The Trafficking in Persons (Prevention, Care and Rehabilitation) Bill 2021, by the Ministry of Women and Child Development, Government of India, slated to be introduced in the upcoming session of the Parliament, is fraught with over-broad definitions, a draconian investigation process and penal provisions that defeat the very purpose of the Bill.

A press release from a Coalition of lawyers, human rights, women’ rights, child rights and labour rights activists voiced their strong protest to the bill and submitted detailed comments on it. The Bill sets out to “prevent and counter trafficking in persons, especially women and children, to provide for care, protection, and rehabilitation to the victims, while respecting their rights, and creating a supportive legal, economic and social environment for them.”

However, like its precursor, the 2018 Trafficking Bill, the problem with the current Trafficking Bill is that it ends up
“criminalising vulnerable individuals in the absence of comprehensive policies, programmes and
measures that address the factors that make persons vulnerable to trafficking,” says the critique by the
Coalition for an Inclusive Approach on the Trafficking Bill.

Free Speech Collective comments on freedom of expression

The Free Speech Collective is deeply concerned about provisions in the Bill that impinge on free speech and expression and has submitted its comments on the bill.

Comments submitted by Free Speech Collective on The Trafficking in Persons (prevention, Care and Rehabilitation) Bill 2021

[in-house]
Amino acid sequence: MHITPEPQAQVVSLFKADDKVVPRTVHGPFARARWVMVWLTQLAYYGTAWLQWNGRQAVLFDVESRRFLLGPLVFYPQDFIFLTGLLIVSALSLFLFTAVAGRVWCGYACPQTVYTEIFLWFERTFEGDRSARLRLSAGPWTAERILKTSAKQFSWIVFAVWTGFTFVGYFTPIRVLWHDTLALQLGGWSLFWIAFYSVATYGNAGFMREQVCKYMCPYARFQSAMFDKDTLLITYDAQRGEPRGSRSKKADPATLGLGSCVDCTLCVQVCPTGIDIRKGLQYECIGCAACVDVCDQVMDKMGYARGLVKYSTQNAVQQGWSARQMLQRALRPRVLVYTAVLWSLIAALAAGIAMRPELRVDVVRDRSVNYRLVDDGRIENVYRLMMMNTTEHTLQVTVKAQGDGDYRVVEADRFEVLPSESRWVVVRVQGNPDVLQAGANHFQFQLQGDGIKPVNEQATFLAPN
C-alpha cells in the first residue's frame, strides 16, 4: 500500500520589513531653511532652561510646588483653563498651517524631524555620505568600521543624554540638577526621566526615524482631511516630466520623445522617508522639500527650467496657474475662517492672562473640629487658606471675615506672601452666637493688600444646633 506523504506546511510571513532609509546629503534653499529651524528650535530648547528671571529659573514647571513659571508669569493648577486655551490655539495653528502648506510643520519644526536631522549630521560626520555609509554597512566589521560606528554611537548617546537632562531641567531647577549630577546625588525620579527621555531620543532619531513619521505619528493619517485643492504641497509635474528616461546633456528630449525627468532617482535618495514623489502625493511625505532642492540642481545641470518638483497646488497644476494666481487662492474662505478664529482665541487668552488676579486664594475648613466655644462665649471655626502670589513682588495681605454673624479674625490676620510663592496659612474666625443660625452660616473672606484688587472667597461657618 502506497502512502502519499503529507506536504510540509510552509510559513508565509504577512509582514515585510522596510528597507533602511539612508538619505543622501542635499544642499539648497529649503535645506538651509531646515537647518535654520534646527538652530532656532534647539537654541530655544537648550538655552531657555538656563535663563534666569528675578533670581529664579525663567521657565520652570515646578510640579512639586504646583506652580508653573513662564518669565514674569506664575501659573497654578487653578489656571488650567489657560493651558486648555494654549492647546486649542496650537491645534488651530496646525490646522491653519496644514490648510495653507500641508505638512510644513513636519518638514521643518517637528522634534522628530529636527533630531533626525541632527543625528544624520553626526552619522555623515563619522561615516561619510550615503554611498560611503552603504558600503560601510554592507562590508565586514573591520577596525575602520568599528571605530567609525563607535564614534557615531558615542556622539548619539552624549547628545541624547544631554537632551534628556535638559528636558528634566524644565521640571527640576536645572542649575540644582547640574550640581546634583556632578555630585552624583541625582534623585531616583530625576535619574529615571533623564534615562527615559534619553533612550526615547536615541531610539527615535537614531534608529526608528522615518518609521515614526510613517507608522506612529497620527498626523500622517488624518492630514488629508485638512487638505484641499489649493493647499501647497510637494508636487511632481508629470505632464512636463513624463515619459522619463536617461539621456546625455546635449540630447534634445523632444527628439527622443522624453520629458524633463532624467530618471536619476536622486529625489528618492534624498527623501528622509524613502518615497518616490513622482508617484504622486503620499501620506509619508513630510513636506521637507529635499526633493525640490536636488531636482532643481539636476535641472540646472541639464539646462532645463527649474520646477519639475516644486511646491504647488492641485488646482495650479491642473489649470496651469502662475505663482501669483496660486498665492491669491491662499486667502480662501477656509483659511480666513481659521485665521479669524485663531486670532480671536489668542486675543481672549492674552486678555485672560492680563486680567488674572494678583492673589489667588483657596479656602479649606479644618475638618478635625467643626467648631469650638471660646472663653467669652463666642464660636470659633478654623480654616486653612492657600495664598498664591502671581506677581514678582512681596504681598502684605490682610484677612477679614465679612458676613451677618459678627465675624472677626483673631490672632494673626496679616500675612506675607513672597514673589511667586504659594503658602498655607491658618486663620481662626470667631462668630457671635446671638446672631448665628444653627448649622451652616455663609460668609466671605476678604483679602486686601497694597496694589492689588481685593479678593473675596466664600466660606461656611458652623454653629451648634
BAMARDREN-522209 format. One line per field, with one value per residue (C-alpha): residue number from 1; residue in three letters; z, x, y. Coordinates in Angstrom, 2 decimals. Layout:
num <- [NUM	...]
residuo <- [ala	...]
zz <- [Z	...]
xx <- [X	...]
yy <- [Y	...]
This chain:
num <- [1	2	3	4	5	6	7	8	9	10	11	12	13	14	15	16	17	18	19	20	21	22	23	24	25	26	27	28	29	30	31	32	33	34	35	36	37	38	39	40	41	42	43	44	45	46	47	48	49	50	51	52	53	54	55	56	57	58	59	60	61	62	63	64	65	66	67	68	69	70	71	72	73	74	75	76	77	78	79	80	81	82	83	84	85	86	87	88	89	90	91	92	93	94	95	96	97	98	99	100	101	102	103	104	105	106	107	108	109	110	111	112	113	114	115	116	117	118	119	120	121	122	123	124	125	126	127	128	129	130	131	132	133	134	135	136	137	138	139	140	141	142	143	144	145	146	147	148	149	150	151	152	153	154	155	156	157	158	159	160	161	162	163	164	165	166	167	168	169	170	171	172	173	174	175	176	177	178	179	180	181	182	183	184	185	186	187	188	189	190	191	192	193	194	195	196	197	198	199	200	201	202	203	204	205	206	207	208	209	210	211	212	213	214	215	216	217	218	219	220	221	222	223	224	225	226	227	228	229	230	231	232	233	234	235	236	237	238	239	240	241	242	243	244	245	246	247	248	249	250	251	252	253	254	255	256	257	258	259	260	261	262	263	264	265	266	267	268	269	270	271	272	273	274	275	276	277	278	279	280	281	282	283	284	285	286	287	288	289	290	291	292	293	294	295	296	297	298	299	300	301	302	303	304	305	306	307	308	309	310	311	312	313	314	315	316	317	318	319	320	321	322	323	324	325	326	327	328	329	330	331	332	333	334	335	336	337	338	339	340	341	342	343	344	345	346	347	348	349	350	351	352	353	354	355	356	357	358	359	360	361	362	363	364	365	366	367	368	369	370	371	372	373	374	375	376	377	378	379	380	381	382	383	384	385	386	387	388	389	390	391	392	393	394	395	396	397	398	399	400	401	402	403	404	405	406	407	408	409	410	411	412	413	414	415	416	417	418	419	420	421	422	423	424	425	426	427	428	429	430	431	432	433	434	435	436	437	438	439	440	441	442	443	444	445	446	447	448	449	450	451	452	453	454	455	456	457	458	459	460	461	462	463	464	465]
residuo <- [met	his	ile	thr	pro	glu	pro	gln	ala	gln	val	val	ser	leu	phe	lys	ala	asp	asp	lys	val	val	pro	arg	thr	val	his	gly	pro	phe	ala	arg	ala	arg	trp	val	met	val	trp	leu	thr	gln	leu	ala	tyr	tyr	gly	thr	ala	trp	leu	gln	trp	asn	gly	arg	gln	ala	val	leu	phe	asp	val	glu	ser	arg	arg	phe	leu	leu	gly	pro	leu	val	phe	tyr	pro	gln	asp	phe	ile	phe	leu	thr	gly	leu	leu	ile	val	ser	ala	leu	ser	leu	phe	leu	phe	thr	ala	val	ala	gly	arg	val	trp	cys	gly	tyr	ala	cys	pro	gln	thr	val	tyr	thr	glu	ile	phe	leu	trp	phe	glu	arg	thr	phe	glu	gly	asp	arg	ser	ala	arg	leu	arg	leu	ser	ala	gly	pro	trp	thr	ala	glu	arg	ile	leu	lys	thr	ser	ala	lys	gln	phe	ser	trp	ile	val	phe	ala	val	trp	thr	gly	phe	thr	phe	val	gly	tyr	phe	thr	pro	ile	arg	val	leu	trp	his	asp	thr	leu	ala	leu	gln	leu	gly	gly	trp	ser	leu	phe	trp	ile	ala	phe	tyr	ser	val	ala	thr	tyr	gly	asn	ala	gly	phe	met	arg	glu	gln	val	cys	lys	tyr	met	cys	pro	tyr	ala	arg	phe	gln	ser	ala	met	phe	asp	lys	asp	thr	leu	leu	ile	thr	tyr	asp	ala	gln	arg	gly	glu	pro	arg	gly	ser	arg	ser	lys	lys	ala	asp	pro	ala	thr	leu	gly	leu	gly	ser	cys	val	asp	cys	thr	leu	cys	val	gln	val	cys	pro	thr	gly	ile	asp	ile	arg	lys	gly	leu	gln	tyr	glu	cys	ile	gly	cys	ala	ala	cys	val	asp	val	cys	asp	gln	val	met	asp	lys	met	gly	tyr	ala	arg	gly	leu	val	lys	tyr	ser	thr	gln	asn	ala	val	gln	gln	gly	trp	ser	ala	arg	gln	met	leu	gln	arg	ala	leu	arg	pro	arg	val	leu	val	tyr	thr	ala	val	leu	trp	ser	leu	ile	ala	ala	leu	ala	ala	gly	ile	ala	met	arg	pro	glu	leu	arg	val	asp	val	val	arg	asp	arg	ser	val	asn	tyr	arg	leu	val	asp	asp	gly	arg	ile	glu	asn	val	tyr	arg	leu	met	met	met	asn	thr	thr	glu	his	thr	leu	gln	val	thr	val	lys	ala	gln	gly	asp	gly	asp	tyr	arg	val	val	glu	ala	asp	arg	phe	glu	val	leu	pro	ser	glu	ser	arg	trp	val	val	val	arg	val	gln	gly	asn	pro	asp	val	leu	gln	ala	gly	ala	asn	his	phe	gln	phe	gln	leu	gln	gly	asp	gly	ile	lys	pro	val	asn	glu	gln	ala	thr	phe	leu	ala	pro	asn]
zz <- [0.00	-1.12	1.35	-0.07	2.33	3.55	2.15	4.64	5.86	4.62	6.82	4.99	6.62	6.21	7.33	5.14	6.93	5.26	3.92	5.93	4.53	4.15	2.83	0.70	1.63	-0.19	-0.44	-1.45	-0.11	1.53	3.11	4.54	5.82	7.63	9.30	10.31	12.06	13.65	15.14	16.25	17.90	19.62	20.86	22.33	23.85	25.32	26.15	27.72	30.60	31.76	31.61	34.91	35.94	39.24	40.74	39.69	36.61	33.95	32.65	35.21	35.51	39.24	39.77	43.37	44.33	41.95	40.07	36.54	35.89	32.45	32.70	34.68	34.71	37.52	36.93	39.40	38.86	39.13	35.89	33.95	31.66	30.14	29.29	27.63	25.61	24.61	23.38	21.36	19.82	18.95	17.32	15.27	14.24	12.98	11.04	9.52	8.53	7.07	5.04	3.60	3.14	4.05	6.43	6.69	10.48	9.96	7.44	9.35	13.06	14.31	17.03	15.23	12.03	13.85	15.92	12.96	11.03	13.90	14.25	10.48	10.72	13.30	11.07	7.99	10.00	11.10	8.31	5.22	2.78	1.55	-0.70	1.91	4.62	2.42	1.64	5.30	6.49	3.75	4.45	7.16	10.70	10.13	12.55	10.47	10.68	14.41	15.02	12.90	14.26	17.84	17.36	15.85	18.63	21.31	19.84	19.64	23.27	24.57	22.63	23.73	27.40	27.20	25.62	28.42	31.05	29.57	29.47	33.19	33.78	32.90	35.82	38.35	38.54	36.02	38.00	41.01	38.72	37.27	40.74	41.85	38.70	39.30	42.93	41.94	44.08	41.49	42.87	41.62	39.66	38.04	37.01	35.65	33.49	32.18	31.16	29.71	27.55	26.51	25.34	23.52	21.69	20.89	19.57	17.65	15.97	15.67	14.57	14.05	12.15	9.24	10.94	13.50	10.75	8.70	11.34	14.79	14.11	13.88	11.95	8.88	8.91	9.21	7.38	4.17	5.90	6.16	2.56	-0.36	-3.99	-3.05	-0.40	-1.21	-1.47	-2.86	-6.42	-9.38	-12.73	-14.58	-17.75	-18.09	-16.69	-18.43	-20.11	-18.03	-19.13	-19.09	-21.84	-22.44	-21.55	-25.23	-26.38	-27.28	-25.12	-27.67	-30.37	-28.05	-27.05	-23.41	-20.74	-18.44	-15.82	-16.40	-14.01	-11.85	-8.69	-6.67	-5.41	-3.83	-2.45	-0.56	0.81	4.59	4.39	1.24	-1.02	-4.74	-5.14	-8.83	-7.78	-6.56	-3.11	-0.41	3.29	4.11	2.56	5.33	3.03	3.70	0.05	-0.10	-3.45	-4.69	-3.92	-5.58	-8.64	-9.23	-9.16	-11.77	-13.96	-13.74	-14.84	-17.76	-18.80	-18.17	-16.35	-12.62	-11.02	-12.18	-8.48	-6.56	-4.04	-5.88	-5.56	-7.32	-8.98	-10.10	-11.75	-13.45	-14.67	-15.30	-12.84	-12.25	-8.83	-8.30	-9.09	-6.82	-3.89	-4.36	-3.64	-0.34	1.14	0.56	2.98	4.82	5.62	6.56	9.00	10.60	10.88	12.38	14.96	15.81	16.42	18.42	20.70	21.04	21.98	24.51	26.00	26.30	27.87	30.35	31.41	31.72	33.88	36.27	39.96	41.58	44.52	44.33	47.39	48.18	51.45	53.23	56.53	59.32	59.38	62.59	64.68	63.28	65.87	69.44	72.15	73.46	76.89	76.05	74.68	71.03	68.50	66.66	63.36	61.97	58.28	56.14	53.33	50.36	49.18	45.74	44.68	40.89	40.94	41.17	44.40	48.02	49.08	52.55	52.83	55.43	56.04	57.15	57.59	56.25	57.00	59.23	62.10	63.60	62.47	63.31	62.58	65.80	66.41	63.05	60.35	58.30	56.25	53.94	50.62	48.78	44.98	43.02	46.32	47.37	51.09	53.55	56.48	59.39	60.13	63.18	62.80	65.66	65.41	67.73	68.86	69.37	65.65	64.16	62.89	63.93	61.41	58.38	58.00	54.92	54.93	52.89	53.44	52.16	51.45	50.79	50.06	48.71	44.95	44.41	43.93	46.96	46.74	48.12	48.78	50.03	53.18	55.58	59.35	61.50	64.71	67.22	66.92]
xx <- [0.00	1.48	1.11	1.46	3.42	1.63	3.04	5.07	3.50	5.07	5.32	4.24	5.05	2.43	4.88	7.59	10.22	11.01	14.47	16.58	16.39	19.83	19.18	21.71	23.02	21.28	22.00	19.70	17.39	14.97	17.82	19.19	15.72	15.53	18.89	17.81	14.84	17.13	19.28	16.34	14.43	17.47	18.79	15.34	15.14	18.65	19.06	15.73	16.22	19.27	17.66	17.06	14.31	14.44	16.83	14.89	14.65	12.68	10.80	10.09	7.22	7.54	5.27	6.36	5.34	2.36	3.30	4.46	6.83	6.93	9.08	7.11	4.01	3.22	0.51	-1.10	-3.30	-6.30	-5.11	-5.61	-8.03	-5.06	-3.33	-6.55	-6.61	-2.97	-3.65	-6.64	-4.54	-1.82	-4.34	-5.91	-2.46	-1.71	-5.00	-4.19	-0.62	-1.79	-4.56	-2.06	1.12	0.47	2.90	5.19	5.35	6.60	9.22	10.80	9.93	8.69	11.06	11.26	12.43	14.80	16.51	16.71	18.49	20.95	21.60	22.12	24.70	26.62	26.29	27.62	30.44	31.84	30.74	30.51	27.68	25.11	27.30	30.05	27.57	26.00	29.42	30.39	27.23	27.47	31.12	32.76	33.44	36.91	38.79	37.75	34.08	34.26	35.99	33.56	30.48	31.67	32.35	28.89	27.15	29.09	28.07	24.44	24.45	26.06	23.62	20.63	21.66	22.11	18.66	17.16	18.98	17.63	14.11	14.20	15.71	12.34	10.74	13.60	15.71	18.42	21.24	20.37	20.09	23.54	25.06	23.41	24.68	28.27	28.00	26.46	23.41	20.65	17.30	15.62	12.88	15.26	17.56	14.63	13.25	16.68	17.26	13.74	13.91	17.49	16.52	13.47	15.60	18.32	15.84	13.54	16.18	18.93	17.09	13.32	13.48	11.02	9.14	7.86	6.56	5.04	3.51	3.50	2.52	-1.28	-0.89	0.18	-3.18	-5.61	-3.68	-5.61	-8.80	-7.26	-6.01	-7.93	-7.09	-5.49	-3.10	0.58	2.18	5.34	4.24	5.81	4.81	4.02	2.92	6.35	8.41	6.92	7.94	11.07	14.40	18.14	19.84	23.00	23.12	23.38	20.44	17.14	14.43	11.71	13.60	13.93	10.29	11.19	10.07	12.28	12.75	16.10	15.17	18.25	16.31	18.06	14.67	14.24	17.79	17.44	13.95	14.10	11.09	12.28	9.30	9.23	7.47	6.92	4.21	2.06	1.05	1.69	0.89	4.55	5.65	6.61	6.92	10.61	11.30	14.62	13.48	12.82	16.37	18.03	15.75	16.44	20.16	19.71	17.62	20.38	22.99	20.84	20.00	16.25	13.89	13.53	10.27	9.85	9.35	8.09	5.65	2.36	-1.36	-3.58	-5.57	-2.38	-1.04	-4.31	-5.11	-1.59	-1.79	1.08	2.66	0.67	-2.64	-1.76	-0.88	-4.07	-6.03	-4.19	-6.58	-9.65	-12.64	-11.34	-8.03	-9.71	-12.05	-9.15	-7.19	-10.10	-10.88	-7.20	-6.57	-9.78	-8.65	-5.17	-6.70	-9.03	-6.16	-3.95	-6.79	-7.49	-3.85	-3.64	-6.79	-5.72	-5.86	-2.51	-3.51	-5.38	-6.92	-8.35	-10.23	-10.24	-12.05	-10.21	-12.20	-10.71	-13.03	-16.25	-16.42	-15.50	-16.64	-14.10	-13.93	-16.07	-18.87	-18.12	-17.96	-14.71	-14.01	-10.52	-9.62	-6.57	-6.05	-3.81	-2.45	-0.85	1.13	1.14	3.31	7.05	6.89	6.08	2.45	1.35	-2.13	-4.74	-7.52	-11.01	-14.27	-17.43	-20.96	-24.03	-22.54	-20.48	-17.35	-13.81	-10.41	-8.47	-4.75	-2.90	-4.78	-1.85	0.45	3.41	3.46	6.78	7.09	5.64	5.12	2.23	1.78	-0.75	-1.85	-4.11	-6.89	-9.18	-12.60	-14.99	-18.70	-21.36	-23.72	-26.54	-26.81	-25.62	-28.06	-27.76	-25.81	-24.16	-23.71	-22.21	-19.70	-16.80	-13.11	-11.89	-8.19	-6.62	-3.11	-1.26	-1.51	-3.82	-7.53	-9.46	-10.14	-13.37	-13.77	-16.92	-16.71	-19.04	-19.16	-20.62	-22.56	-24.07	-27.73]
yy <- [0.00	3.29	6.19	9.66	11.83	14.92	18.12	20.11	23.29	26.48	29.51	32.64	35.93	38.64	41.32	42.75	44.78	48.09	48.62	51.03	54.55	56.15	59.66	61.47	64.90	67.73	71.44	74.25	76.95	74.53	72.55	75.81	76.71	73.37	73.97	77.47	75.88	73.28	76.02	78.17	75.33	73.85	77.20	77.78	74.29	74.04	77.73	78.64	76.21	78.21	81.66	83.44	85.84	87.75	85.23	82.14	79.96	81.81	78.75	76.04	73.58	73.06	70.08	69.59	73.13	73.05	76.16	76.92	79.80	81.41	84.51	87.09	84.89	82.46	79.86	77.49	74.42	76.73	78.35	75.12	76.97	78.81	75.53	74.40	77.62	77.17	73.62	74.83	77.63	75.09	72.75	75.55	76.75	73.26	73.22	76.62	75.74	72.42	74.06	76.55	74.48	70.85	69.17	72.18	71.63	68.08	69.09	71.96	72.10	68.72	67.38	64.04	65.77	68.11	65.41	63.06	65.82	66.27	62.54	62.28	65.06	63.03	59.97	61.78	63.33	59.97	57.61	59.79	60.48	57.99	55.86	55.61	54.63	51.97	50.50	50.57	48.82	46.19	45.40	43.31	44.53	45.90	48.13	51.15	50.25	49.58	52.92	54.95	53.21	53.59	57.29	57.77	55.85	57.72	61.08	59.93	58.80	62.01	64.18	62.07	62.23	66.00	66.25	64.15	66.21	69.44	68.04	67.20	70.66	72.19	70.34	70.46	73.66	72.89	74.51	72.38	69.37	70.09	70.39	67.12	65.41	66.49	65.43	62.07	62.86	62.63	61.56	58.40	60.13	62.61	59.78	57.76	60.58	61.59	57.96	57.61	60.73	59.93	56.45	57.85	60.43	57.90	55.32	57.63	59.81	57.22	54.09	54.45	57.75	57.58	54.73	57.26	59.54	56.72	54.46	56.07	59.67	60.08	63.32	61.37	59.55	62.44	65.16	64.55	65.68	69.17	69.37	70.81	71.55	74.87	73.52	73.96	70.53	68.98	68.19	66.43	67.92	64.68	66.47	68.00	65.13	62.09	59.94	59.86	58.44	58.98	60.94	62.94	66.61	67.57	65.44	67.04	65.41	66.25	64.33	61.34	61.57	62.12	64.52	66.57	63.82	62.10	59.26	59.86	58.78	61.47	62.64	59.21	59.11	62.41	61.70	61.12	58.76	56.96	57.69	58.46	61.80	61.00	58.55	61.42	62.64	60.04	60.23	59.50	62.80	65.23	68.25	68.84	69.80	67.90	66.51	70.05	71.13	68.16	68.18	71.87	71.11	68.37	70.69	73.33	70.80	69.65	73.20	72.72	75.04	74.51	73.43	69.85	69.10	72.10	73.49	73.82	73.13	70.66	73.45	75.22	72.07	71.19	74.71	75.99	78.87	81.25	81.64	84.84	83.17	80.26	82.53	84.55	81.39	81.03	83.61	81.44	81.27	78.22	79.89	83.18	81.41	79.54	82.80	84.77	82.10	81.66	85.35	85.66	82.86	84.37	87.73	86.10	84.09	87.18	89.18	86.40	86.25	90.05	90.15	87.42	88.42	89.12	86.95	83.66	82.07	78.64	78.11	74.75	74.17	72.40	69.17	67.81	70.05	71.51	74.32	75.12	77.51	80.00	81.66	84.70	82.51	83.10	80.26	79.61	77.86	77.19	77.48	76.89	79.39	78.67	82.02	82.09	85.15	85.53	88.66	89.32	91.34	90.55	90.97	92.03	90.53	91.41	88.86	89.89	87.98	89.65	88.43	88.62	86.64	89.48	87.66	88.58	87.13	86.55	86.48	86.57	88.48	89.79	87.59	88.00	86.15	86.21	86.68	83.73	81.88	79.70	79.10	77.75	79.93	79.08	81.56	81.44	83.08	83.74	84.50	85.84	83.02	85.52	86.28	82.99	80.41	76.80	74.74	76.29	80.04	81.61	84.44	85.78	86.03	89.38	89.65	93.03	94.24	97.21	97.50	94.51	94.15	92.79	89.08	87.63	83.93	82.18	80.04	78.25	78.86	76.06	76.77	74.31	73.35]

July 14, 2021

The measures outlined in the Trafficking Bill focus on the victims rather than the perpetrators of the heinous crime of trafficking. In addition, criminalisation of marginalised populations of workers who are eking out an arduous living in the harshest of conditions, makes these sections more vulnerable to traffickers.

The broad definitions in the Bill make short shrift of the pivotal issue of consent and deny agency to adult workers in various sectors of the economy.

We are particularly concerned about assigning the counter-terror National Investigation Agency (NIA) the task of prevention, investigation and prosecution of trafficking in persons and other offences. This amounts to over-reach and eroding autonomy of the states in the federal structure of governance.

Violations of the right to privacy and restricting the right to carry out research or journalism are other serious concerns. Some provisions of the bill criminalising pornography and erotic expression on the internet also deal a blow to freedom of expression and privacy.

Specific concerns:

Intermediary liability

Sec 33 (4) Subject to the provisions of any other law for the time being in force, whoever publishes through intermediaries any electronic record which may lead to trafficking in persons in any form or exploitation of victims of such trafficking, shall be punished with rigorous imprisonment of either description for a term which may extend to seven years, and shall also be liable to fine up to fifty lakh rupees.

(5) Subject to the provisions of any other law for the time being in force, whoever, being an intermediary providing any service related to electronic communication and records, having been seeing the content uploaded on his platform or service, fails or deliberately neglects to report an offence under this Section which has been caused on his platform or through the service which he provides, in such manner as may be prescribed, shall be punished with a fine upto ten lakh rupees.